Dryden WoodOil, in contrast, exists within the timber, rather than on its surface, so in the heat and cold, it contracts and expands with the timber, working as one entity rather than two. “The benefit of this is that when this product starts to age, the differences are only cosmetic. Oils retain their integrity over time, still working as they were designed to. What changes is their sacrificial aesthetic colour quality.”
When stains deteriorate over time and start to crack or peel, they lose their waterproofing qualities and the timber starts to silver underneath them. With WoodOil, the colour fades out with exposure but it remains waterproof because the oil is always in the timber.
Dryden WoodOil is a product that can be applied during the manufacturing process or on site, and requires an annual water wash. “To maintain Dryden WoodOil can be much easier to maintain than other oils or stains. If another coat is required, recoat over the clean oxidised WoodOil colour pigment every few years to return it to its former glory, even if it’s been left too long” Jon says. “It’s a very simple and straight-forward process. Whereas with the stains and oils, you have to wash them all back, get rid of all the loose, oxidised and broken-down product and often apply two coats to maintain, possibly even requiring a full strip back.”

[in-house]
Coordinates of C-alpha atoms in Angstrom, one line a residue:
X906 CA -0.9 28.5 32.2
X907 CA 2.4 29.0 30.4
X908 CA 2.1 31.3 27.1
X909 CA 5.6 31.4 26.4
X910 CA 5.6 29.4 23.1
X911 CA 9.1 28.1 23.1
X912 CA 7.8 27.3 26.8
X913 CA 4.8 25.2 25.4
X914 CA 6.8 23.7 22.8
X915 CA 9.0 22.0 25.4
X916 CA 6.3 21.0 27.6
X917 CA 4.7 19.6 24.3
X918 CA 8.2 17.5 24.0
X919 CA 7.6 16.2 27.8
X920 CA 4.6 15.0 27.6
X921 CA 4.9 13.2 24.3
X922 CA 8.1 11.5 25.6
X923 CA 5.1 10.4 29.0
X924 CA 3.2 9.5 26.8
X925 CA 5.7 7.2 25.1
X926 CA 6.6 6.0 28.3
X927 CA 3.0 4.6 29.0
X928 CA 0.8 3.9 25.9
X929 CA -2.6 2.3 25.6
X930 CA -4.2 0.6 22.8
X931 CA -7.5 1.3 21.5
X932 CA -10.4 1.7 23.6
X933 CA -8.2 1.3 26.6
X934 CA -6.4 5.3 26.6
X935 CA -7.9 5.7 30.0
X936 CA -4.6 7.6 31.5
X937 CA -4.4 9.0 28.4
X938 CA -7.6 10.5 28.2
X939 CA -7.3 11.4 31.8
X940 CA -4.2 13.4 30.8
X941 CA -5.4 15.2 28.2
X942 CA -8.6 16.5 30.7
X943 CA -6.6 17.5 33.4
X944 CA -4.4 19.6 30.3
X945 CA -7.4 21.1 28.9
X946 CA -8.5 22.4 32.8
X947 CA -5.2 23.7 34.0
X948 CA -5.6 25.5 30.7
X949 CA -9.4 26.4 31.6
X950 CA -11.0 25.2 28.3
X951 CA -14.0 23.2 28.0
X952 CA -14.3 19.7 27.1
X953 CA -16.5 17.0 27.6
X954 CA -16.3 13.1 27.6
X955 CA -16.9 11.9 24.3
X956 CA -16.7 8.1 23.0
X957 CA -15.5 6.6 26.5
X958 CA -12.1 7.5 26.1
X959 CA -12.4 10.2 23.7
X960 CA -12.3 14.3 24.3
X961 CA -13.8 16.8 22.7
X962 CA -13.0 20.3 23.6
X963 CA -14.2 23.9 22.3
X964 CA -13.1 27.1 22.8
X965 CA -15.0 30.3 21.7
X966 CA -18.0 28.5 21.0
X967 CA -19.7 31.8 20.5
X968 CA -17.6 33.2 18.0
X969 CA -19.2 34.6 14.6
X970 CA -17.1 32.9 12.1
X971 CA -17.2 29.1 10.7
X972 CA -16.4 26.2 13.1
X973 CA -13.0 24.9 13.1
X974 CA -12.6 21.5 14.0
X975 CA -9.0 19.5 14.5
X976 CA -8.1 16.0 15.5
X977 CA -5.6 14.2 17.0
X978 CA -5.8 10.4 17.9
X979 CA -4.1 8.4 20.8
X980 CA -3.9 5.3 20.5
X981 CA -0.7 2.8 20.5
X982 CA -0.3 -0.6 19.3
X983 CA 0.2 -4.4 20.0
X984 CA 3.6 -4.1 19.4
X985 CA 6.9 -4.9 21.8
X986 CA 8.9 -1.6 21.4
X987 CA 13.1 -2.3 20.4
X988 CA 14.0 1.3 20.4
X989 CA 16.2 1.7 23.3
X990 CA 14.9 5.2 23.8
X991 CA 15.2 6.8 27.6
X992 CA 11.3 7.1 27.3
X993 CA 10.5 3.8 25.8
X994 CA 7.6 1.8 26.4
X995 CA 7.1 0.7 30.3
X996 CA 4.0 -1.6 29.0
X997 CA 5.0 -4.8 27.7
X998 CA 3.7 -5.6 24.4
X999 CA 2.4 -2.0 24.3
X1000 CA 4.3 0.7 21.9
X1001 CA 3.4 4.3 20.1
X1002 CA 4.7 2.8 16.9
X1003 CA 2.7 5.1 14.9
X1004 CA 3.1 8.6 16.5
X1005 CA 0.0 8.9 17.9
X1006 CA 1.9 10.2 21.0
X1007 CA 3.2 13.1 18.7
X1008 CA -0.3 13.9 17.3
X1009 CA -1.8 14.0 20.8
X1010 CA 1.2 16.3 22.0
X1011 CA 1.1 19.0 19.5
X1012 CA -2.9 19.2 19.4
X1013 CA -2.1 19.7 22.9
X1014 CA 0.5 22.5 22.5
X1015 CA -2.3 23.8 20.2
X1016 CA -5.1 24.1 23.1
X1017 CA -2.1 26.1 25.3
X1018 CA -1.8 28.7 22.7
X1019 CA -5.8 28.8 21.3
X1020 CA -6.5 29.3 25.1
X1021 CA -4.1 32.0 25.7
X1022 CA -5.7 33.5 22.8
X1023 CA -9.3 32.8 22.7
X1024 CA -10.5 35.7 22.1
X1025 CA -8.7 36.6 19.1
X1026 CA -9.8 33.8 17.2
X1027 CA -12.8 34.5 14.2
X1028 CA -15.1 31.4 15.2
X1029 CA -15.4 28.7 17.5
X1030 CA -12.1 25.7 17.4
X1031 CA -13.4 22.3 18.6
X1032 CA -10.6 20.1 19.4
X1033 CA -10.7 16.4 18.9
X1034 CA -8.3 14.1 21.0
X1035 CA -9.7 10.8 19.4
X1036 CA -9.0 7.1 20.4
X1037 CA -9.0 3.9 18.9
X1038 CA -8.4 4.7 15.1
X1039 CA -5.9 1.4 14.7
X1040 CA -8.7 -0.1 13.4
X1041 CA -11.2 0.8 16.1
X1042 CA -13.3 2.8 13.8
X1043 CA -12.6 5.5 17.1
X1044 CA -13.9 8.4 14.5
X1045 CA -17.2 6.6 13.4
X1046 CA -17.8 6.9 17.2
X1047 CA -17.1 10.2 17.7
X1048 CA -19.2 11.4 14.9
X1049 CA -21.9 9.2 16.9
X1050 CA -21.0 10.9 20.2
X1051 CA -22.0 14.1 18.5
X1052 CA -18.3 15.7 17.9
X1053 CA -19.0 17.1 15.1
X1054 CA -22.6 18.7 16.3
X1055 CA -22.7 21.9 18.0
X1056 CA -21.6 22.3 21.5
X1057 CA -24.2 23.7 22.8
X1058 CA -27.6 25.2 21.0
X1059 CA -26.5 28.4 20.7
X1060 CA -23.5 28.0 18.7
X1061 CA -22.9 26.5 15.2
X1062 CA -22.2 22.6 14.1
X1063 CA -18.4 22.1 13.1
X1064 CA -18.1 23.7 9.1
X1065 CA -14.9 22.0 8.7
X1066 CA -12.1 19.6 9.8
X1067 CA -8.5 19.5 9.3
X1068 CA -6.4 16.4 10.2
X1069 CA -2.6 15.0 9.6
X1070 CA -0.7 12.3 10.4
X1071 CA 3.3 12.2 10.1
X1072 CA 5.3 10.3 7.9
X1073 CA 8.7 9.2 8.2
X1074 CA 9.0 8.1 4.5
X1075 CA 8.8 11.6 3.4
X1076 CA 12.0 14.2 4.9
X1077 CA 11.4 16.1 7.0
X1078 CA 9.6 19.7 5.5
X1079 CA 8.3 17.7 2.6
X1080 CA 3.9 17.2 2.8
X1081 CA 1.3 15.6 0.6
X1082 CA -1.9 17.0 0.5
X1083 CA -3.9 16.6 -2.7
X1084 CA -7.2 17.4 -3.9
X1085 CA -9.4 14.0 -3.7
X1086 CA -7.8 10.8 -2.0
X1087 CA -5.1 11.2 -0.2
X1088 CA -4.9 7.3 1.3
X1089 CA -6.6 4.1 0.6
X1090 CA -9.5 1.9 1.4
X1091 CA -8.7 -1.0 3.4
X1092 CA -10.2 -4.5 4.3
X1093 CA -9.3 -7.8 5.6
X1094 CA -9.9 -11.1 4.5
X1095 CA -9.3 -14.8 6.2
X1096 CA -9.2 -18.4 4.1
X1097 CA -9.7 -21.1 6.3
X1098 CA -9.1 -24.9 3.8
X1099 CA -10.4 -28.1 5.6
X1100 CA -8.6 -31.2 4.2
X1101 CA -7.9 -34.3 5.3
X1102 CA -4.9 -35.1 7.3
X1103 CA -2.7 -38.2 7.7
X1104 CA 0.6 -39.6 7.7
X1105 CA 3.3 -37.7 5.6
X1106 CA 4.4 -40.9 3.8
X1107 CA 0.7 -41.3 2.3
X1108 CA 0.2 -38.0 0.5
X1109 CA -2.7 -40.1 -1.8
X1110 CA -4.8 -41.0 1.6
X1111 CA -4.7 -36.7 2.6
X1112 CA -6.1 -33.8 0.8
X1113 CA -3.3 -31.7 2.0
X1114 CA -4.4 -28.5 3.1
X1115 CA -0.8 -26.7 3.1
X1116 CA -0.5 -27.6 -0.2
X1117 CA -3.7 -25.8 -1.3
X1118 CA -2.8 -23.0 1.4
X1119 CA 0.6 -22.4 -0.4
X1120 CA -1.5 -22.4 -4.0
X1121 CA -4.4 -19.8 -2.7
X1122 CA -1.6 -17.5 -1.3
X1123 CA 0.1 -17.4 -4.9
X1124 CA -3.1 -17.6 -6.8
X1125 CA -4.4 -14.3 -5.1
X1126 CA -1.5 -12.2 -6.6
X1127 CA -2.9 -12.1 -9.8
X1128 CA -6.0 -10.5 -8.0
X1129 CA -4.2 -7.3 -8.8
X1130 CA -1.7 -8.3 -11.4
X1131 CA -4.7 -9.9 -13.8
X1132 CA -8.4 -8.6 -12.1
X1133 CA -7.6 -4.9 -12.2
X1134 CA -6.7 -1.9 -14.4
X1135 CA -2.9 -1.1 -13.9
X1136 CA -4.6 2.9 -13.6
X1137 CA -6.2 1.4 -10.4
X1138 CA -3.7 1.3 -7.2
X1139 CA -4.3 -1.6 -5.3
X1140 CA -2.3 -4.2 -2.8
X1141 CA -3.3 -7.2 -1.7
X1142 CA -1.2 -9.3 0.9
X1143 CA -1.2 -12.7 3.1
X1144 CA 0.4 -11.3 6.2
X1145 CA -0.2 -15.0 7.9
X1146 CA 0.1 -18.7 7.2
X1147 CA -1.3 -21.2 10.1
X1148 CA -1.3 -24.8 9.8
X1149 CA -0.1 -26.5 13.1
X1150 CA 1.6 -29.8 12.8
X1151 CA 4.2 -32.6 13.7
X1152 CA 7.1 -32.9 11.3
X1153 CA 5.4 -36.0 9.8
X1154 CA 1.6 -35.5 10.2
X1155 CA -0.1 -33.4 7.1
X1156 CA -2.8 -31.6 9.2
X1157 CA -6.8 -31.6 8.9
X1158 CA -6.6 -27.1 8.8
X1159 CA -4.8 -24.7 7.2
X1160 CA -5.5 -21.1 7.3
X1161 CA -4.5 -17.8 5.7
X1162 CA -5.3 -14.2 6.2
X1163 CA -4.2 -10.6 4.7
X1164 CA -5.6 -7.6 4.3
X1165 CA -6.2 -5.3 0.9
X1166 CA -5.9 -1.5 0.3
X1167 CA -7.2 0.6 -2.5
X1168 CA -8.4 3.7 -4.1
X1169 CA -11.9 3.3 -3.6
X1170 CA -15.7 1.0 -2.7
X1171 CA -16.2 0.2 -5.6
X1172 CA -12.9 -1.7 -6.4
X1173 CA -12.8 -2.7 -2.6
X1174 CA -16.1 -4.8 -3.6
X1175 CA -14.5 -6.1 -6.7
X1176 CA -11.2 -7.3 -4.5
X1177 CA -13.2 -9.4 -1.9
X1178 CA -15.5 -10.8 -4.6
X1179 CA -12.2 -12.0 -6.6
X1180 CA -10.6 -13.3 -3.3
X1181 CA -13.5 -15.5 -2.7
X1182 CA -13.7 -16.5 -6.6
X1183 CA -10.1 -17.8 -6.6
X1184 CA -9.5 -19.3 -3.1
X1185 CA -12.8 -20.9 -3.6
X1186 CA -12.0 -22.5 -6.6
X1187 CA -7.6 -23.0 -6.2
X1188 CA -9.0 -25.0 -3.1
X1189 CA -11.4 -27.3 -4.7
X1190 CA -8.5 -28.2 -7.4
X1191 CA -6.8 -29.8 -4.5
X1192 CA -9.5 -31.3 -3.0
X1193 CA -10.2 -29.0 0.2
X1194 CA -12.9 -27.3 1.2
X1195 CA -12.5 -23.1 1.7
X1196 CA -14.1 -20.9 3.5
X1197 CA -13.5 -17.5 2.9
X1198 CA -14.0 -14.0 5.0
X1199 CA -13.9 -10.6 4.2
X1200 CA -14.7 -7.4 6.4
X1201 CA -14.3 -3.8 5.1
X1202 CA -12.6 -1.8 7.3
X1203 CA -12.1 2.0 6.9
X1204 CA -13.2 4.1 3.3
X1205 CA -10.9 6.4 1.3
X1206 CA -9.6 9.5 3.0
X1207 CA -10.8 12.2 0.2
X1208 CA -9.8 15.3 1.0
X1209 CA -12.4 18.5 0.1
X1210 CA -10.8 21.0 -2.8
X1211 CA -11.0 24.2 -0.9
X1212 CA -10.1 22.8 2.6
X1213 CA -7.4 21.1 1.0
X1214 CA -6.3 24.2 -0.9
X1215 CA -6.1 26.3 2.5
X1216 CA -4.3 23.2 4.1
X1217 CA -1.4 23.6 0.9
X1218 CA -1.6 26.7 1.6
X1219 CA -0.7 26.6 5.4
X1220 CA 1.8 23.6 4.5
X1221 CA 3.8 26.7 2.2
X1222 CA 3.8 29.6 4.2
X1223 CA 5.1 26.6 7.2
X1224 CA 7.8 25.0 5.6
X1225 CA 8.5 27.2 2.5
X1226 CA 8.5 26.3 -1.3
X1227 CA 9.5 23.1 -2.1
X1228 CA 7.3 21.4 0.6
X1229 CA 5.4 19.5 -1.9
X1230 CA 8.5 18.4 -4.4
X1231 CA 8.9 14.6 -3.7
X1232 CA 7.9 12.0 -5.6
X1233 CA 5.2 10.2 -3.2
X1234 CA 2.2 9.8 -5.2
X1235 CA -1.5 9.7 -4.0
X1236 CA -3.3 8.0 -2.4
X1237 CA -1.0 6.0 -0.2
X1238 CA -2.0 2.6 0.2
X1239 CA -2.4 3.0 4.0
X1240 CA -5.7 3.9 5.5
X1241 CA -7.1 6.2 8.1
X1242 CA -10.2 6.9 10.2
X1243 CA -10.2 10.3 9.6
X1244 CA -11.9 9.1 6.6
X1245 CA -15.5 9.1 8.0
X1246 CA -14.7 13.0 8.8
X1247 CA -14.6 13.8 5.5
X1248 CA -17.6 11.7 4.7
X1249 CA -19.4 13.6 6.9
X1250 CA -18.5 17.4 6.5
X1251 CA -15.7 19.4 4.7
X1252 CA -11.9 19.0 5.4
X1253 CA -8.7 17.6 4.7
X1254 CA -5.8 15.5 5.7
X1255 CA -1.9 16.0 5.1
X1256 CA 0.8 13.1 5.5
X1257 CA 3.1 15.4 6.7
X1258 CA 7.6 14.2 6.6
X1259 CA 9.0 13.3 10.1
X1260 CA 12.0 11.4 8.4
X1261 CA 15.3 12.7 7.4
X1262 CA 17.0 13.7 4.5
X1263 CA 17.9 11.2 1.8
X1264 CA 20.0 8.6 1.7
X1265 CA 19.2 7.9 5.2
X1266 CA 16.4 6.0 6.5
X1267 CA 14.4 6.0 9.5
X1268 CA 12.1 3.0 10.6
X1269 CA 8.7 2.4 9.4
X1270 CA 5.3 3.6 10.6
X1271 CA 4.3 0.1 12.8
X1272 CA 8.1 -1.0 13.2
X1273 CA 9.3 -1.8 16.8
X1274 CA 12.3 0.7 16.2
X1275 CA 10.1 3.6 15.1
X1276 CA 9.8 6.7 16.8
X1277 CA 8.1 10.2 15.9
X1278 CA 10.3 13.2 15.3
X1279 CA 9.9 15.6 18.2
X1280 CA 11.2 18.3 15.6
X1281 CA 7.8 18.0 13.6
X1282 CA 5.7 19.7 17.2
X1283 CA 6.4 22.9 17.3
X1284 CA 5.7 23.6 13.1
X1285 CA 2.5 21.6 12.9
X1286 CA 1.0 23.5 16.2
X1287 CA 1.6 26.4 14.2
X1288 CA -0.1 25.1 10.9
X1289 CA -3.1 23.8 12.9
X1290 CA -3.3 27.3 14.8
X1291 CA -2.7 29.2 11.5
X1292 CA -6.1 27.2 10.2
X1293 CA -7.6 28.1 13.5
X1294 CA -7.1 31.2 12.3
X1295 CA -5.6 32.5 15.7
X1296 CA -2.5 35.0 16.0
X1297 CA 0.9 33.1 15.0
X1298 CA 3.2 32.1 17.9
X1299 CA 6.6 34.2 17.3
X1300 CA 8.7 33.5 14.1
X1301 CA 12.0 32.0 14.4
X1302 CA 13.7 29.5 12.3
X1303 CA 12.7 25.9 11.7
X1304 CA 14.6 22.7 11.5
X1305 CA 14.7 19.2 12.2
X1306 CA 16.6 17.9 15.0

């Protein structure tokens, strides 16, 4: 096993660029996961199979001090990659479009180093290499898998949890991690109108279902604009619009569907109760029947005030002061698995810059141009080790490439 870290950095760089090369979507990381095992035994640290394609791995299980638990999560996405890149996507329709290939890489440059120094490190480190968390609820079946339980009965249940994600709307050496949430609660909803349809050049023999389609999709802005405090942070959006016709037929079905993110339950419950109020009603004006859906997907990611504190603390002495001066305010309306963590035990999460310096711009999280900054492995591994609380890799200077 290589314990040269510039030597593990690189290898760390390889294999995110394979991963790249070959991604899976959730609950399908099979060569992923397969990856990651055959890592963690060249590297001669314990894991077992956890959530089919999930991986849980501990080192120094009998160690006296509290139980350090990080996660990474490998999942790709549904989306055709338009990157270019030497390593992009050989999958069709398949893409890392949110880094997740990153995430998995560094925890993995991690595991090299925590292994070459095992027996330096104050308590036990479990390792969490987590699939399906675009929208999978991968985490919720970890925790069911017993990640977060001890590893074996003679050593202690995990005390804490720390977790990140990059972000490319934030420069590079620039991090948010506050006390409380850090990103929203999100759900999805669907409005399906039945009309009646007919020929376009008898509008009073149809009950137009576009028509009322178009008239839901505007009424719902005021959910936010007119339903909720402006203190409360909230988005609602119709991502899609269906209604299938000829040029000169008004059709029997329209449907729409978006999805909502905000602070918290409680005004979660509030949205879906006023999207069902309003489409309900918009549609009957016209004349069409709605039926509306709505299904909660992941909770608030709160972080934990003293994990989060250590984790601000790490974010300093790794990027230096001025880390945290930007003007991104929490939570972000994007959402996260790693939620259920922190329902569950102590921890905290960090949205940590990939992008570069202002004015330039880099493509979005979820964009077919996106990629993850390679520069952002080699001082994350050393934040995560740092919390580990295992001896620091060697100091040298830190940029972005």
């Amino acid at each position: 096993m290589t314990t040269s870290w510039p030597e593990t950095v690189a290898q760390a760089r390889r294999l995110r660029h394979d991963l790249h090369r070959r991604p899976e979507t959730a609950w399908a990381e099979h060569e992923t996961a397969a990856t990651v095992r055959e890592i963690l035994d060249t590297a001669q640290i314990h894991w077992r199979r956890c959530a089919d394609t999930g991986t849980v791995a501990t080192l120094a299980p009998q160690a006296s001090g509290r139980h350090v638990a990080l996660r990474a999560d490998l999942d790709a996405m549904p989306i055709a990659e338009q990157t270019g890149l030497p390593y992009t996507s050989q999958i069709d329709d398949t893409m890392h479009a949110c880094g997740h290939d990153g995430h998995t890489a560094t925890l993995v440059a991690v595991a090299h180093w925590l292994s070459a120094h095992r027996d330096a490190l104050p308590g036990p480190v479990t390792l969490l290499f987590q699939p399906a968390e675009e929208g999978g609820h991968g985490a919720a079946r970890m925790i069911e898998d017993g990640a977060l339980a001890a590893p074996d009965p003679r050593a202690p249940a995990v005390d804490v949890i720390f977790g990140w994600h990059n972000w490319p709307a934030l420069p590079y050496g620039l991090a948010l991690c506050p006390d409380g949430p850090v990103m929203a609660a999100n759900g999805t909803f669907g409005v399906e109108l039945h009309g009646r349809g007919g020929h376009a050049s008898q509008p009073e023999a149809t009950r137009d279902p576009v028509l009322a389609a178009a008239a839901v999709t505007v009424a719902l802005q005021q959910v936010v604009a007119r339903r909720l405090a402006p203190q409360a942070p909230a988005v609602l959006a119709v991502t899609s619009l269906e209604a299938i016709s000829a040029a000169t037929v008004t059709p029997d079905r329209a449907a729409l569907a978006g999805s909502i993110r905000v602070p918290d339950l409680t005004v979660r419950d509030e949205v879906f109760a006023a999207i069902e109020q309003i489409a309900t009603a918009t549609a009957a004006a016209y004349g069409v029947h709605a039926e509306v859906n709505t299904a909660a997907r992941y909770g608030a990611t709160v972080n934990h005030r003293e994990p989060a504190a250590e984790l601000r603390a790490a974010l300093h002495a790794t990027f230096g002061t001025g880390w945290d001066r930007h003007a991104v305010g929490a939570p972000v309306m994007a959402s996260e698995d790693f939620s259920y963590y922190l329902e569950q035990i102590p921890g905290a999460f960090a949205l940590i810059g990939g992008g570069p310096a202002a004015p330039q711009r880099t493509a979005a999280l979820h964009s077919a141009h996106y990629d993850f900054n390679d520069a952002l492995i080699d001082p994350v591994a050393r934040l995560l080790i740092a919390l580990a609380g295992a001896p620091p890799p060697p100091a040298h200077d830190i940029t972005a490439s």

“The real benefit of Dryden WoodOil is that even if it isn’t maintained to retain its aesthetic qualities, it retains its integrity and doesn’t ever need to be stripped back and reapplied. It can just be touched up in sections where necessary.”
In New Zealand, the harsh summer sun affects stains, and if they are broken down in any way during this part of the year, when it starts to get cold and wet in winter, the problems are amplified as moisture creeps into the timber.
“The most important thing with timber cladding, whatever the oil or stain used, is that is must be maintained regularly. This doesn’t necessarily mean the whole house needs doing either. It can simply mean an annual wash and touch ups only in the sections that need attention.”
Get in touch with Dryden on ArchiPro here to find out more about how to maintain your timber cladding or set up a maintenance plan.